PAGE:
It's all a bit confusing and some days I feel ok.

Any help or advice would be greatly appreciated.



10 Replies

what was the range and units. There are two units used to measure serum B12.

Being normal range is a long way from meaning it is okay for you as normal range is a statistical average of where people are okay. Using serum B12 normal range as a single measure will result in missing 25% of people who are B12 deficient. 5% can also be okay at levels below the normal range, ie its a blunt tool and the limitations of the tests need to be recognised if you are going to get a proper diagnosis.


Thanks for the reply. I don't know about the units or the range used. I am thinking I should asked for a copy of the results to get more info.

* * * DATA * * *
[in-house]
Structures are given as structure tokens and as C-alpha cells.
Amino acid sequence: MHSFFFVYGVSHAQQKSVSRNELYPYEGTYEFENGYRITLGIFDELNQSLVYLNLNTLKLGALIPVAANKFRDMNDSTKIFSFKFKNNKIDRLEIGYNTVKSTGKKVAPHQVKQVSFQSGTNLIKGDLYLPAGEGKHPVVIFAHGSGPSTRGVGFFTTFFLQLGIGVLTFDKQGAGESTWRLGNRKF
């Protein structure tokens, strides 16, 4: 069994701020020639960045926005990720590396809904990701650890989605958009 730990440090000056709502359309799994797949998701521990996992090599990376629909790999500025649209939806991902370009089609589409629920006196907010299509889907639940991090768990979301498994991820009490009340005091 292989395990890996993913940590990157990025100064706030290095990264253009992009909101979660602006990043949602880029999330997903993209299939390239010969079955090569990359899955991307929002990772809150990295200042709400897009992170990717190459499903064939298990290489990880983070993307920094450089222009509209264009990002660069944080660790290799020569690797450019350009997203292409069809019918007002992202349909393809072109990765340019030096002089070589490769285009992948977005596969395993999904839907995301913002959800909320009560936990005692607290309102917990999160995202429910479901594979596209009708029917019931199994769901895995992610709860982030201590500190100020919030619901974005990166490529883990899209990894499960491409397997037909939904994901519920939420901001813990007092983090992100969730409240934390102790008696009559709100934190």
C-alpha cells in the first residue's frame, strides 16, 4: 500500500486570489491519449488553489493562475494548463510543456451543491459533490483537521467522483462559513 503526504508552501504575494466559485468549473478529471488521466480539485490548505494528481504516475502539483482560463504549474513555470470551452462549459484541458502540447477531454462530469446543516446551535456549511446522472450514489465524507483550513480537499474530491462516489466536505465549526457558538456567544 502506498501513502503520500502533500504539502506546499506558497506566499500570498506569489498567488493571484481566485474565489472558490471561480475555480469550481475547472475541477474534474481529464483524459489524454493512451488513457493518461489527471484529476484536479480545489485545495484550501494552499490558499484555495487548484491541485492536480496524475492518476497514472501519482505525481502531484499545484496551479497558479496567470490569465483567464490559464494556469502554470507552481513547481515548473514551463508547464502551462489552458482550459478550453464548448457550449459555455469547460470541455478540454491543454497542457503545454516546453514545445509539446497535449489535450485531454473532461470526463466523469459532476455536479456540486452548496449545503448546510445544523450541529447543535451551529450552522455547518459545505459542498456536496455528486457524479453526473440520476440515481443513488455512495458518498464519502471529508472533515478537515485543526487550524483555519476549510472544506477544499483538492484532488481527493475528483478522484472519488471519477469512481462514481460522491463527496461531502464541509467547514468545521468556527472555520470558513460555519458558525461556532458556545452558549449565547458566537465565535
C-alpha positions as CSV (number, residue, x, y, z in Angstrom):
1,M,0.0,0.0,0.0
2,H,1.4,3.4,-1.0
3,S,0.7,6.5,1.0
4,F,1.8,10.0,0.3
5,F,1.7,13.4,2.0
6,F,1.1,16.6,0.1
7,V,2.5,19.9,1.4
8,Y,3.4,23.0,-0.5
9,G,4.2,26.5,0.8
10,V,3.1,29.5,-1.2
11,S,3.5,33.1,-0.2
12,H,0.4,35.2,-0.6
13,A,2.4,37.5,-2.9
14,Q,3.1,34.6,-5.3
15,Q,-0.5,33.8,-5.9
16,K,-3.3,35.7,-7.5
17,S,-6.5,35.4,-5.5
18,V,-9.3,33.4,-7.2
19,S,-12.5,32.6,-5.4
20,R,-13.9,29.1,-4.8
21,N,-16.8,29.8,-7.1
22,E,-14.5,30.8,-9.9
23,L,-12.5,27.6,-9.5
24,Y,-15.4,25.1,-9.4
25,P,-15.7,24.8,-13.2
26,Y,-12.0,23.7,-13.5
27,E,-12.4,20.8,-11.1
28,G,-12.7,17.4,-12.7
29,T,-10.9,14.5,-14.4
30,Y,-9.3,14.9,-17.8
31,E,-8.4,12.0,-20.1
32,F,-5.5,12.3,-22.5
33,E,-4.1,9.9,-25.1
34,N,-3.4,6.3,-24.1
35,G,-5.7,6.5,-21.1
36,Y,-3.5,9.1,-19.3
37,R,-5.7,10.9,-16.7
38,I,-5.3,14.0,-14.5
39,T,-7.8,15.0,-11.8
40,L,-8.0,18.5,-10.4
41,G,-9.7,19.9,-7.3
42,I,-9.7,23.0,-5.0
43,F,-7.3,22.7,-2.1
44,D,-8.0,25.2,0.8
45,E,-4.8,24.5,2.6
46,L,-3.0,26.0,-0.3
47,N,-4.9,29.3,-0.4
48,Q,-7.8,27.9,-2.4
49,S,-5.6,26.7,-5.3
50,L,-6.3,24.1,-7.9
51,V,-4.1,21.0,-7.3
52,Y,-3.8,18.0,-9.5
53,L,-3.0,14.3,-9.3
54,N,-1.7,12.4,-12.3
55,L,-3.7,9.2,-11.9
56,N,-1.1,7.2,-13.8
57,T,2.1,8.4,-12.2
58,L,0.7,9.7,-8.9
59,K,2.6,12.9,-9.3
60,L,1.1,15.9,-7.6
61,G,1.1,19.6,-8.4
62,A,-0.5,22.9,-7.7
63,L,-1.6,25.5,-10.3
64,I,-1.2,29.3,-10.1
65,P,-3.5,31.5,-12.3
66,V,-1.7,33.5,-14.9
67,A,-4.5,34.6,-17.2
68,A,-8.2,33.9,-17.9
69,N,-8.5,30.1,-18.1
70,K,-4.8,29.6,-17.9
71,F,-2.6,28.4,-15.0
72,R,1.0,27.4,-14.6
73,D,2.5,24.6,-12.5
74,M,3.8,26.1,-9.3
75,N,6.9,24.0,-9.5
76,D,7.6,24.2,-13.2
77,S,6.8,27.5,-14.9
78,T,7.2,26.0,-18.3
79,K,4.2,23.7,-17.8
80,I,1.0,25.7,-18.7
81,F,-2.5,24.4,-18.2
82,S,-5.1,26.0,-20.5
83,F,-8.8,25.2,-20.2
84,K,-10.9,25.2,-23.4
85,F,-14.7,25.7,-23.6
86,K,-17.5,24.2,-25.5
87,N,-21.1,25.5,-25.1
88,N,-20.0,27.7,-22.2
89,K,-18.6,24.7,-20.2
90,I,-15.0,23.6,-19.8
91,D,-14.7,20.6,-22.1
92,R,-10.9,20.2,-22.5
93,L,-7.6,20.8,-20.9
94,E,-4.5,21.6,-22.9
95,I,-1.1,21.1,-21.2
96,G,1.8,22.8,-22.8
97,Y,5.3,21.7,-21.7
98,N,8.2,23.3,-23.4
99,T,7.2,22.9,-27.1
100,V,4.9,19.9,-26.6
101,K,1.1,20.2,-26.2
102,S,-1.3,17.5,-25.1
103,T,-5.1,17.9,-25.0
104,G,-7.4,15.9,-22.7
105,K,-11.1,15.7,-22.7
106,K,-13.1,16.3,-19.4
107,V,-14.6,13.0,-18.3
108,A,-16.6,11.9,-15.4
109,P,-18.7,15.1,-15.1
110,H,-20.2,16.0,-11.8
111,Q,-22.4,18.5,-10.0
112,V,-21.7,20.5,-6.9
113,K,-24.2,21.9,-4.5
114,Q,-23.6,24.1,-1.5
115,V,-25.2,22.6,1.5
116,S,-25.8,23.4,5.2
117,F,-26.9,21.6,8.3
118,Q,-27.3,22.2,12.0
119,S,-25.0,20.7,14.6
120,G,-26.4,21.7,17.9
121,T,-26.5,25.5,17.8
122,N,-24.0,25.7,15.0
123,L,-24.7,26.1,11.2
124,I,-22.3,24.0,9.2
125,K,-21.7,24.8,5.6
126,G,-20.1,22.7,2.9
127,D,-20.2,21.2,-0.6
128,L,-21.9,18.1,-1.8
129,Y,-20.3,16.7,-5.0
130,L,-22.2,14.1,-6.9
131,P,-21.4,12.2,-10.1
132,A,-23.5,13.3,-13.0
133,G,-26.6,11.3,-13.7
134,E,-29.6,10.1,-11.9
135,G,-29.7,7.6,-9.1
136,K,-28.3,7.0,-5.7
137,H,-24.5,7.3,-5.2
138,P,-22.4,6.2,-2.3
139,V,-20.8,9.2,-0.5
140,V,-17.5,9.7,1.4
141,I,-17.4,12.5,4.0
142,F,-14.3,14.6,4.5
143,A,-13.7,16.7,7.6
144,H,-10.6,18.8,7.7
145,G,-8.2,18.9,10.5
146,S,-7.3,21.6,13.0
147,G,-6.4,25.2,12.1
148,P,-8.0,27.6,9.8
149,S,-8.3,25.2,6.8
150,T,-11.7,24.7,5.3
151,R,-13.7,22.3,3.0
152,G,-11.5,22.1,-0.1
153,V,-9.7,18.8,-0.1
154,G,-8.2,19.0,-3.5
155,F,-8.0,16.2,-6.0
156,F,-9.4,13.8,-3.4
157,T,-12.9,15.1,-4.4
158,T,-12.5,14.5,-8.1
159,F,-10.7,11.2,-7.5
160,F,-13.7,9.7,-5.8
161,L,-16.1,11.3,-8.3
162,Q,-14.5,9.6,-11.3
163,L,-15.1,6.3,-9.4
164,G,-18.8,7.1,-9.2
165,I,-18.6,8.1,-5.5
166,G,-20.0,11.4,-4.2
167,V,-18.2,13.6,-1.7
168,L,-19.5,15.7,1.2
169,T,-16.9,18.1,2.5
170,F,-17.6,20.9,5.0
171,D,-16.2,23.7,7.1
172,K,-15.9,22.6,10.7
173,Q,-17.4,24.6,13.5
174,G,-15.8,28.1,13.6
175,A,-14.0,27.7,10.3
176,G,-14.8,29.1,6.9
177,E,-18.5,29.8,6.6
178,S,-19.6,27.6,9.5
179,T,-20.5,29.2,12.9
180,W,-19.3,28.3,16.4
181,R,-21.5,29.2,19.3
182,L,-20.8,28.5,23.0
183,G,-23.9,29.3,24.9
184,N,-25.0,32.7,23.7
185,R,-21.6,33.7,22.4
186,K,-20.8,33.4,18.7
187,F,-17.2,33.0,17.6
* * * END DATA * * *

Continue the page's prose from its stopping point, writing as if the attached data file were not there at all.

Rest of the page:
1 like

Hi Mike

Not only does the latest BMJ research summary below state there is no reliable test, but the Dutch links on the r/h side of the forum state this too. The neurological symptoms you've already described mean it's highly likely that PA/B12 is the cause, especially as it could be in the family.

GP should be able to access full document (behind a pay wall) as the document, as well as BCSH and NICE guidelines, give details of the importance of urgent treatment with injections for neurological symptoms. :

"Misconceptions about a B12 deficiency

The serum B12 test is still widely used as the test to confirm or rule out a vitamin B12 deficiency. However, a normal blood value cannot rule out a B12 deficiency, as has often been shown in scientific medical literature. Serum B12 can be false normal or even false high, while a deficiency is present.